Genus: Calamintha grandiflora
• Hardy to Zone 4 or 5
The midsummer-blooming showy calamint is native to southern Europe and North Africa. It bears masses of small, bright pink tubular flowers in whorls on square stems that rise from a mat of slightly fuzzy, serrated leaves, about the same size as catnip foliage. The genus name comes from the Greek meaning beautiful (kale) and mint (menthe), a perfect name for this little-known and desirable member of the mint family. All parts are pleasantly aromatic without a hint of sharpness or cloying sweetness. Its fruity scent is somewhat like pineapple combined with catnip, thyme and pennyroyal rolled into one. The cultivar ‘Variegata’ has white-speckled foliage.
An elderly gardener who specialized in collecting choice, unknown plants introduced me to showy calamint but she didn’t give me a hint about its growing needs. I mistakenly treated it as a mint and gave it damp ground in partial shade, which encouraged its early demise. Partial shade works if the soil is light and well drained. Although the variegated version does best in some shade, the green-leaved species loves sun.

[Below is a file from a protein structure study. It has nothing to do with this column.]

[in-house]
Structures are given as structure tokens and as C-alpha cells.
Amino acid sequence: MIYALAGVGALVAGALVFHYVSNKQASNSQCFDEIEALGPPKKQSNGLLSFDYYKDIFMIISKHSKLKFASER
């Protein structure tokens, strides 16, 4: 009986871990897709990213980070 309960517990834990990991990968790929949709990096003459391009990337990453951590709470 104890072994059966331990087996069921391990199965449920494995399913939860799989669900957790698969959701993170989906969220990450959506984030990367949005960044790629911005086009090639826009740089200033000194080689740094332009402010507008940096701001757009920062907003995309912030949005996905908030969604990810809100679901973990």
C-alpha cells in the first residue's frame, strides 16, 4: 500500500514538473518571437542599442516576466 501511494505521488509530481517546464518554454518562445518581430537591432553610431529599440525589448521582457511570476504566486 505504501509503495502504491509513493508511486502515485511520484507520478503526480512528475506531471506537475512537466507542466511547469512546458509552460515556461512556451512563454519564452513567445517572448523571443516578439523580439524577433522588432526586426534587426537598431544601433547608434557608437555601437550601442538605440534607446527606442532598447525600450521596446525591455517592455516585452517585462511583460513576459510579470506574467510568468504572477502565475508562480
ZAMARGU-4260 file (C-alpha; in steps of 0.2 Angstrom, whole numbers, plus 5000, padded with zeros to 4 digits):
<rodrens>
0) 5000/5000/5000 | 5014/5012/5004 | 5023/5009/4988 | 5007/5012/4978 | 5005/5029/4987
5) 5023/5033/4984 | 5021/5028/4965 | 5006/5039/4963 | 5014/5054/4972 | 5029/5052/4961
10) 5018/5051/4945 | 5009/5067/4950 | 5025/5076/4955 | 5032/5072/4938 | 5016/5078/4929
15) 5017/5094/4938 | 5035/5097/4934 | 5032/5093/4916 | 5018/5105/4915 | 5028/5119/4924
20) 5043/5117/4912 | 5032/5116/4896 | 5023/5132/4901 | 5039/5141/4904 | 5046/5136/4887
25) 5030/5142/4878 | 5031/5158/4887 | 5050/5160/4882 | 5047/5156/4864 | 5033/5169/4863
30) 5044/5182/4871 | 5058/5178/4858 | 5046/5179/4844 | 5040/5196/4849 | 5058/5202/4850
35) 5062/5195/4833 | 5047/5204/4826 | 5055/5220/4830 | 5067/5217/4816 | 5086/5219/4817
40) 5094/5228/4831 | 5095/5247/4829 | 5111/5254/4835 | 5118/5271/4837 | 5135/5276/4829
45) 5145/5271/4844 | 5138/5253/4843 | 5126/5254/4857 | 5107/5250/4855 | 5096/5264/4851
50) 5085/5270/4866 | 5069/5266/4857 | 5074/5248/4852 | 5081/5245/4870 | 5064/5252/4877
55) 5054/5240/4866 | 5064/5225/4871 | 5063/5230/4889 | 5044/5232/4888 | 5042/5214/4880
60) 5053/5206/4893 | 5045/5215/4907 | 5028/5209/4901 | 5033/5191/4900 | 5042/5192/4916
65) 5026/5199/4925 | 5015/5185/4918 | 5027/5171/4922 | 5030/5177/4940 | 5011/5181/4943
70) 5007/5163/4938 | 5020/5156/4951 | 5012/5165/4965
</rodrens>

Unlike true mints, this close relative thrives in dry conditions where it makes a tidy plant from 14 to 24 inches tall for borders, containers, along paths or anywhere you will benefit from its aroma. Where winters are harsh, showy calamint may seem to disappear, but when the sun warms, it grows up again from its roots. Sow seeds in the spring, or propagate by division or stem cuttings in early summer.
Besides being a pleasure for the eye, showy calamint makes a soothing tea. Pour 2 cups of boiling water over 1 to 2 teaspoons dried leaves and steep only a few minutes. Add sugar or honey to taste, and serve with lemon.